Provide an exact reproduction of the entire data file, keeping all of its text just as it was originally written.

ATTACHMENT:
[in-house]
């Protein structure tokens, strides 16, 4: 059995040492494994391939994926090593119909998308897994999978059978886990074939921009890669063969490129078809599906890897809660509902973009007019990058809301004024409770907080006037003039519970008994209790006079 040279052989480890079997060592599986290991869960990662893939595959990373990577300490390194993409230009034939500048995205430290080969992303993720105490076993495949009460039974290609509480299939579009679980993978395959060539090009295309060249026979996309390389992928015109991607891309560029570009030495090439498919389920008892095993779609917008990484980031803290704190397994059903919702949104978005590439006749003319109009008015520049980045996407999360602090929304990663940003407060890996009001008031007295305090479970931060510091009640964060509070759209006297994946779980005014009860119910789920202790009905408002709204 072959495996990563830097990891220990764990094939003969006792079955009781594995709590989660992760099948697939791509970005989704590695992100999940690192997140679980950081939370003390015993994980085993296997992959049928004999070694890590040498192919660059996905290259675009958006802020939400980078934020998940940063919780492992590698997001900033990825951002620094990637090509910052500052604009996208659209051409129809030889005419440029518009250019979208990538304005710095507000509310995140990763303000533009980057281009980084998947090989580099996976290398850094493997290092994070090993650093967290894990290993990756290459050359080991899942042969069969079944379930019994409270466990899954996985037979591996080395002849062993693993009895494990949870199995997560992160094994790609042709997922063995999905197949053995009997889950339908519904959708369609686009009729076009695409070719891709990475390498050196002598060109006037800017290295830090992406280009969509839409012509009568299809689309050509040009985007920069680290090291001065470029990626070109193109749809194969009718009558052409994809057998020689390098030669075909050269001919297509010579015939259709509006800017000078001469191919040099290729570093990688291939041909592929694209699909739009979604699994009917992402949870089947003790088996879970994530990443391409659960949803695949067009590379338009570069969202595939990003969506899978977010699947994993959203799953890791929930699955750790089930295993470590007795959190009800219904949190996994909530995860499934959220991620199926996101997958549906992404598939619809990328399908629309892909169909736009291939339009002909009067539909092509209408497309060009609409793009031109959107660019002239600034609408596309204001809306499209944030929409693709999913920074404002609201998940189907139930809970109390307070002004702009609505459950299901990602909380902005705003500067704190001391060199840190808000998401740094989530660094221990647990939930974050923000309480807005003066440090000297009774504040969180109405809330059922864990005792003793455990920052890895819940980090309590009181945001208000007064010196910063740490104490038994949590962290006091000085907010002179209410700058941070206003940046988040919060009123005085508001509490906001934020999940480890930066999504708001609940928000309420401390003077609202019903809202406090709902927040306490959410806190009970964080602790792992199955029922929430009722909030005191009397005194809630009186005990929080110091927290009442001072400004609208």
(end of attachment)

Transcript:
[in-house]
């Protein structure tokens, strides 16, 4: 059995040492494994391939994926090593119909998308897994999978059978886990074939921009890669063969490129078809599906890897809660509902973009007019990058809301004024409770907080006037003039519970008994209790006079 040279052989480890079997060592599986290991869960990662893939595959990373990577300490390194993409230009034939500048995205430290080969992303993720105490076993495949009460039974290609509480299939579009679980993978395959060539090009295309060249026979996309390389992928015109991607891309560029570009030495090439498919389920008892095993779609917008990484980031803290704190397994059903919702949104978005590439006749003319109009008015520049980045996407999360602090929304990663940003407060890996009001008031007295305090479970931060510091009640964060509070759209006297994946779980005014009860119910789920202790009905408002709204 072959495996990563830097990891220990764990094939003969006792079955009781594995709590989660992760099948697939791509970005989704590695992100999940690192997140679980950081939370003390015993994980085993296997992959049928004999070694890590040498192919660059996905290259675009958006802020939400980078934020998940940063919780492992590698997001900033990825951002620094990637090509910052500052604009996208659209051409129809030889005419440029518009250019979208990538304005710095507000509310995140990763303000533009980057281009980084998947090989580099996976290398850094493997290092994070090993650093967290894990290993990756290459050359080991899942042969069969079944379930019994409270466990899954996985037979591996080395002849062993693993009895494990949870199995997560992160094994790609042709997922063995999905197949053995009997889950339908519904959708369609686009009729076009695409070719891709990475390498050196002598060109006037800017290295830090992406280009969509839409012509009568299809689309050509040009985007920069680290090291001065470029990626070109193109749809194969009718009558052409994809057998020689390098030669075909050269001919297509010579015939259709509006800017000078001469191919040099290729570093990688291939041909592929694209699909739009979604699994009917992402949870089947003790088996879970994530990443391409659960949803695949067009590379338009570069969202595939990003969506899978977010699947994993959203799953890791929930699955750790089930295993470590007795959190009800219904949190996994909530995860499934959220991620199926996101997958549906992404598939619809990328399908629309892909169909736009291939339009002909009067539909092509209408497309060009609409793009031109959107660019002239600034609408596309204001809306499209944030929409693709999913920074404002609201998940189907139930809970109390307070002004702009609505459950299901990602909380902005705003500067704190001391060199840190808000998401740094989530660094221990647990939930974050923000309480807005003066440090000297009774504040969180109405809330059922864990005792003793455990920052890895819940980090309590009181945001208000007064010196910063740490104490038994949590962290006091000085907010002179209410700058941070206003940046988040919060009123005085508001509490906001934020999940480890930066999504708001609940928000309420401390003077609202019903809202406090709902927040306490959410806190009970964080602790792992199955029922929430009722909030005191009397005194809630009186005990929080110091927290009442001072400004609208």